Defendant opposes both Plaintiffs' requests because "it is inappropriate to request that the Court take judicial notice of legal authority." (RJN Response 21 (quoting Stiller v. Costco Wholesale Corp., No. 09-cv-2473-GPC-BGS, 2013 WL 4401371, at *1 (S.D. Cal. Aug. 15, 2013)).) The Court agrees with Defendant. It is well established that that courts may consider legal reasoning and conclusions of other federal courts without resort to Rule 201. See, e.g., Derum v. Saks & Co., 95 F. Supp. 3d 1221, 1224 (S.D. Cal. 2015) (citing McVey v. McVey, 26 F. Supp. 3d 980, 984-85 (C.D. Cal. 2014)). The opinions attached to Plaintiffs' requests are the legal reasoning and conclusion of other federal courts. While the Court will consider relevant legal authority in arriving at its conclusion, the Court

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DENIES Plaintiffs' Requests for Judicial Notice, (ECF Nos. 27, 32).

II. Forced Labor Claims

A. Federal TVPA (First Cause of Action)

Plaintiffs allege Defendant violated the Federal Trafficking Victims Protection Act, 18 U.S.C. § 1589(a).2 (Compl. ¶ 41.) Section 1595 creates a private cause of action for victims of a violation of the TVPA. 18 U.S.C. § 1595(a). Plaintiffs allege they and putative class members were forced to perform labor and services under force, threats, abuse, and other means. (Compl. ¶ 42.)

Defendant raises several challenges to the TVPA claim. First, Defendant argues that the TVPA does not extend to civil immigration detainees performing routine housekeeping tasks in lawful detention. (MTD 13.) Second, Defendant contends that Plaintiffs fail to plead sufficient facts to state a TVPA claim. (Id. at 18.) Third, Defendant argues that Congress amended the TVPA in 2008; therefore, at least some of Plaintiffs' claims are barred because the relevant portions of TVPA cannot be given retroactive effect. (Id. at 20.) Fourth, Defendant argues that a portion of Plaintiffs' claim are barred by the statute of limitations. (Id.) The Court addresses each argument in turn.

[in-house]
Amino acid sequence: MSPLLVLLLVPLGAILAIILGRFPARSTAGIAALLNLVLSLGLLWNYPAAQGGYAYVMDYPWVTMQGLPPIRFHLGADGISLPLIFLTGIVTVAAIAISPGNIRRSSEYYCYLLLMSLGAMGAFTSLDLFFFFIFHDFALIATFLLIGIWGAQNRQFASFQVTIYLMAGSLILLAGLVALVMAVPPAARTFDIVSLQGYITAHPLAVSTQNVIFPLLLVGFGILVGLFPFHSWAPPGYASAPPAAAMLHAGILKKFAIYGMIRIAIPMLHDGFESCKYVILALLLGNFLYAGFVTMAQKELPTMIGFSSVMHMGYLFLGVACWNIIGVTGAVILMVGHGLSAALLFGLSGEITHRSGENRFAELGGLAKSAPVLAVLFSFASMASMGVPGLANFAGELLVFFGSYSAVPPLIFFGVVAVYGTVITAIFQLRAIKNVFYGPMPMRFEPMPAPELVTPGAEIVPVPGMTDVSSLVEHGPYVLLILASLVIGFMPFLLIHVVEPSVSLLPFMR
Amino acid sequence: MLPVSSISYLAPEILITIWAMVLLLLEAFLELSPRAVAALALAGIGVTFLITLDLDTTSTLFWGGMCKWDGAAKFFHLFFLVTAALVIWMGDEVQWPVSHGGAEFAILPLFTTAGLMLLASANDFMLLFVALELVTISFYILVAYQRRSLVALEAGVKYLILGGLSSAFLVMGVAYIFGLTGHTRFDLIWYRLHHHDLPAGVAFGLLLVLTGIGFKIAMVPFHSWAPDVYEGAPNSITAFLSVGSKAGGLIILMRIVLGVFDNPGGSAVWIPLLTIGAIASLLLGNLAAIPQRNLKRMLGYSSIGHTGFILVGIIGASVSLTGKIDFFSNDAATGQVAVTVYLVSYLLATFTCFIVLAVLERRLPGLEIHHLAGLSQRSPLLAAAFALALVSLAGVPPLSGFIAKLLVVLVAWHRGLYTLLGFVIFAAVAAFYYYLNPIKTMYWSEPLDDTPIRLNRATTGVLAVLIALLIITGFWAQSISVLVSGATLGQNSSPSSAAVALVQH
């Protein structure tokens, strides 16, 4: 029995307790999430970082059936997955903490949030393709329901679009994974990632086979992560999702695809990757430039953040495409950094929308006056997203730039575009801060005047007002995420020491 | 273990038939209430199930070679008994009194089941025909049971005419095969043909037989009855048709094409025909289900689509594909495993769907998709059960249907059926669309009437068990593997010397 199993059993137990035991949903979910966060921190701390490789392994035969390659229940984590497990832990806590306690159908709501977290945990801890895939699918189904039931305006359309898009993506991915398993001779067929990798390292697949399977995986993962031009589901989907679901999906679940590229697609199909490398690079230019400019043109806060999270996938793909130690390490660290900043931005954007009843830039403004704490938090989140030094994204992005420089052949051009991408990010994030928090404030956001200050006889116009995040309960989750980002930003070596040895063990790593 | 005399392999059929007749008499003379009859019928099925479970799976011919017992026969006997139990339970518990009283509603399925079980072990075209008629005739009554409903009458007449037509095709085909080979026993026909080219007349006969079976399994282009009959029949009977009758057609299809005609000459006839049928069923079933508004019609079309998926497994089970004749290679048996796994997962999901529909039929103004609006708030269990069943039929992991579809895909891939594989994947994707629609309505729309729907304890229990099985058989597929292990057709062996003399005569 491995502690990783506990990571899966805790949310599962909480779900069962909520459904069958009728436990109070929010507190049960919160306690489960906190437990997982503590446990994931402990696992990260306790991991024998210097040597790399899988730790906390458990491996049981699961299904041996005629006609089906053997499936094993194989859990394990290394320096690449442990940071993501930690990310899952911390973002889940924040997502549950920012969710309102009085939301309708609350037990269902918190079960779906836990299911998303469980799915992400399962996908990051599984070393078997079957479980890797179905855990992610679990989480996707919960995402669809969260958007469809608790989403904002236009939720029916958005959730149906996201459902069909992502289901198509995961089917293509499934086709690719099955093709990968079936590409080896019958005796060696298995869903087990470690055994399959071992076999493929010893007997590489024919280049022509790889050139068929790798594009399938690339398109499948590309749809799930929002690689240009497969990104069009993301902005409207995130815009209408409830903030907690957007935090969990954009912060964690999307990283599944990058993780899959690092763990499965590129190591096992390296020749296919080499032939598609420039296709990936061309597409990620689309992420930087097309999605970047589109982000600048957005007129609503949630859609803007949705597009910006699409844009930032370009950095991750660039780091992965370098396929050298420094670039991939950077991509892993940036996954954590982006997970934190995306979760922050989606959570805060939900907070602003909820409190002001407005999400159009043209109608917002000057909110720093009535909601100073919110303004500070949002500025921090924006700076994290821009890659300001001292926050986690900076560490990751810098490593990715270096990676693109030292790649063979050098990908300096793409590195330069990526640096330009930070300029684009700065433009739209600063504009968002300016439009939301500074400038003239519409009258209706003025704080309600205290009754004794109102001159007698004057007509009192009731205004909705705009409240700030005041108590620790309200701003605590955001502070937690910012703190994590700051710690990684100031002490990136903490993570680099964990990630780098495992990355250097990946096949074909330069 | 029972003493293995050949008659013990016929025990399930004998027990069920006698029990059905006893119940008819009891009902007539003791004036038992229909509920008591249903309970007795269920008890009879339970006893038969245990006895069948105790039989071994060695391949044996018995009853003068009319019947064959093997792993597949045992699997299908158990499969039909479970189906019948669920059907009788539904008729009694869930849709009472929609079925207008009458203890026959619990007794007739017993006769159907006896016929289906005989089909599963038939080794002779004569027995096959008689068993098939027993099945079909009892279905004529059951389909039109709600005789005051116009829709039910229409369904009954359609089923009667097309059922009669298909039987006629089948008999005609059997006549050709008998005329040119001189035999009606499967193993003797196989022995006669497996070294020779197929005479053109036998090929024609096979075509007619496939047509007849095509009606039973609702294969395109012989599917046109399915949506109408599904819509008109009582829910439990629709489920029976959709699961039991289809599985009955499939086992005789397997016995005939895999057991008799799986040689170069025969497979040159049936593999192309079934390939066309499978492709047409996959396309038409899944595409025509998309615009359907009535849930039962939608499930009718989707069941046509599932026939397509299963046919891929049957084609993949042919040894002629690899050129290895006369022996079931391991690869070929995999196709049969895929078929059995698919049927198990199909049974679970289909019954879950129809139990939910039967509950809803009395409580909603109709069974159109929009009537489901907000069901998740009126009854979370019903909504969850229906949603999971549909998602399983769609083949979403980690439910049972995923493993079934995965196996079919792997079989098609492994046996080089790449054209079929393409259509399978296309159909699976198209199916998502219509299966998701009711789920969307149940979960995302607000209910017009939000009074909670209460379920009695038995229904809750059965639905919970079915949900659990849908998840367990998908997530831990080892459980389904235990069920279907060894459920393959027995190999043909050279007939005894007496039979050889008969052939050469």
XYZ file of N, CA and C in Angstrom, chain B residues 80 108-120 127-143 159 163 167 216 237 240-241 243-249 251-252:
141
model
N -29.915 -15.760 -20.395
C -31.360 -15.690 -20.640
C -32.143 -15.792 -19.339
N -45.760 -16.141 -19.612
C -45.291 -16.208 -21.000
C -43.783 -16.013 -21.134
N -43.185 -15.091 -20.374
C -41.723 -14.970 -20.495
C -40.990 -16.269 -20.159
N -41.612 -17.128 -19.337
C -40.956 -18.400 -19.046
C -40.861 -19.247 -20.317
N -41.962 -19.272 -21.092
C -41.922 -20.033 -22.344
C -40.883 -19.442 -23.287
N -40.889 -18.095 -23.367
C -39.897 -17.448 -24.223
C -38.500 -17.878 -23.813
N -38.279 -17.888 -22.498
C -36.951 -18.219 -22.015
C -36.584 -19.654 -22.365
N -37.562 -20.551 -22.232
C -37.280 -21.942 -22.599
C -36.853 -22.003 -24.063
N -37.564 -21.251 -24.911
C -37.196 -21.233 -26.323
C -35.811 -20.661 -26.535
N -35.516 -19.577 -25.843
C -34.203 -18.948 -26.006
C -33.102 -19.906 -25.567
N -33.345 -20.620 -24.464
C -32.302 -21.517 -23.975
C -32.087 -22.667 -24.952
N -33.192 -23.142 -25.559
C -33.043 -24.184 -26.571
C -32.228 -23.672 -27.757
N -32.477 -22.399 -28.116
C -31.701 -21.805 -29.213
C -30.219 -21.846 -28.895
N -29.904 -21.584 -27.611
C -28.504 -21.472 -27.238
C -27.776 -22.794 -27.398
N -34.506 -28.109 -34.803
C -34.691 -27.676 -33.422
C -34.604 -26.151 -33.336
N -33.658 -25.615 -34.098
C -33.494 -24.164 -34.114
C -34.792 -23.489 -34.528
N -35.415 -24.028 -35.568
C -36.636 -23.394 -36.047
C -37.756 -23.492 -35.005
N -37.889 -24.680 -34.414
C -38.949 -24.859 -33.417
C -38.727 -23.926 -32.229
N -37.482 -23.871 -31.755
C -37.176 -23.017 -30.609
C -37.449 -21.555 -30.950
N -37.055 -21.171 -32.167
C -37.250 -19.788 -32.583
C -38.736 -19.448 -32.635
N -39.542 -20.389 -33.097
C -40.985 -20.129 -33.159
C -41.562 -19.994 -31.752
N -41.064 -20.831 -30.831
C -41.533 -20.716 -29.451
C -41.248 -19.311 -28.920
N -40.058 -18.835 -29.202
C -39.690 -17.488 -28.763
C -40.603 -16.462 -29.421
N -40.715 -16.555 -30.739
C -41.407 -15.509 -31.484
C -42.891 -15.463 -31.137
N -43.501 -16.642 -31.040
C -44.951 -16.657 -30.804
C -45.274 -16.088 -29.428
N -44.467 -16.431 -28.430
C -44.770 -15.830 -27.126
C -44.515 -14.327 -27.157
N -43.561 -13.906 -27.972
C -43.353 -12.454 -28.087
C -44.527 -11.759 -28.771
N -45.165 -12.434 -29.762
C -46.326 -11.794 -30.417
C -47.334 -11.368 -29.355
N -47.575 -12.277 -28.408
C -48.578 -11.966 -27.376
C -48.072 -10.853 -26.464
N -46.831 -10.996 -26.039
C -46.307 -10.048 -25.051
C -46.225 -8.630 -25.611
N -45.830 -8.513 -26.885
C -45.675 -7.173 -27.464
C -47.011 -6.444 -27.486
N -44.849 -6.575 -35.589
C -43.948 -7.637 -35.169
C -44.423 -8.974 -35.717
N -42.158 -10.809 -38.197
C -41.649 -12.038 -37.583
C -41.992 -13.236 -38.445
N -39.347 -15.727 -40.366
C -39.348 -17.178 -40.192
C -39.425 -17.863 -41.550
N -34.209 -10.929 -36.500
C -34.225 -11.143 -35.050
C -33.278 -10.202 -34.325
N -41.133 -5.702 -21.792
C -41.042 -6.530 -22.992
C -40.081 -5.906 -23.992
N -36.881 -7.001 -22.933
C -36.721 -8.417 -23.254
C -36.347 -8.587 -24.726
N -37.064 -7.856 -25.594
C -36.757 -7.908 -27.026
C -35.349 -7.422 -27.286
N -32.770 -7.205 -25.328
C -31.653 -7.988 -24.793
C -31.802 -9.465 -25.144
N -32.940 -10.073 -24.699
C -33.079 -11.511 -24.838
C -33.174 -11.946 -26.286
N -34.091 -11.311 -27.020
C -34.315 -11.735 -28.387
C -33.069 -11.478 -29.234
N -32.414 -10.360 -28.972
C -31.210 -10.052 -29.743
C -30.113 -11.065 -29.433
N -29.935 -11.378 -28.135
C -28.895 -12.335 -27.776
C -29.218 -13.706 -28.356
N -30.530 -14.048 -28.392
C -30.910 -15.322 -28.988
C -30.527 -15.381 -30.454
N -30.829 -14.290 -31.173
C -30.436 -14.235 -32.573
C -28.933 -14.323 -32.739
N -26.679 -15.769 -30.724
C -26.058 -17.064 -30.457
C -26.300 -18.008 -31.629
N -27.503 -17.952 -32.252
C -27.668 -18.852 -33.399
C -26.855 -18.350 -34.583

1. Whether the TVPA Extends to Civil Immigration Detainees

Defendant advances two arguments why the TVPA does not apply to civil immigration detainees. First, Congress did not intend for the statute to apply to

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Defendant's conduct. Second, the Thirteenth Amendment, which provides Congress's authority to create the TVPA, has a "civic duty exception" that Defendant contends exempts its conduct from the TVPA.

a. Statutory Interpretation of 18 U.S.C. § 1589

Defendant argues that Congress's purpose in enacting the TVPA, including section 1589, was to "combat trafficking in persons." (Id. at 13 (quoting Pub. L. No. 106-386, § 102(a), 114 Stat. 1464, 1466 (2000)).) The congressional findings all focused on the evils of trafficking in persons. (Id.) For example, Congress found:

As the 21st century begins, the degrading institution of slavery continues throughout the world. Trafficking in persons is a modern form of slavery, and it is the largest manifestation of slavery today. At
...